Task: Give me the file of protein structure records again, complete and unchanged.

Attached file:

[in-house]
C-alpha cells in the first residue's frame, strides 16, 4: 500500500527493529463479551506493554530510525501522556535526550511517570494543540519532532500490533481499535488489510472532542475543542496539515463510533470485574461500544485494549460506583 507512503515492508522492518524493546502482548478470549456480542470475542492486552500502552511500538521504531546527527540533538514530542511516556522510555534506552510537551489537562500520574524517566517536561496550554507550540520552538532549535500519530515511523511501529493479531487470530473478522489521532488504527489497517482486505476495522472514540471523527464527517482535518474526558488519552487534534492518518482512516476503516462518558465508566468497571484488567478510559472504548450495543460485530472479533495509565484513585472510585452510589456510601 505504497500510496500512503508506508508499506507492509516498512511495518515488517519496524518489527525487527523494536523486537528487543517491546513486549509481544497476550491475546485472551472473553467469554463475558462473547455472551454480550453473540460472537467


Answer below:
[in-house]
C-alpha cells in the first residue's frame, strides 16, 4: 500500500527493529463479551506493554530510525501522556535526550511517570494543540519532532500490533481499535488489510472532542475543542496539515463510533470485574461500544485494549460506583 507512503515492508522492518524493546502482548478470549456480542470475542492486552500502552511500538521504531546527527540533538514530542511516556522510555534506552510537551489537562500520574524517566517536561496550554507550540520552538532549535500519530515511523511501529493479531487470530473478522489521532488504527489497517482486505476495522472514540471523527464527517482535518474526558488519552487534534492518518482512516476503516462518558465508566468497571484488567478510559472504548450495543460485530472479533495509565484513585472510585452510589456510601 505504497500510496500512503508506508508499506507492509516498512511495518515488517519496524518489527525487527523494536523486537528487543517491546513486549509481544497476550491475546485472551472473553467469554463475558462473547455472551454480550453473540460472537467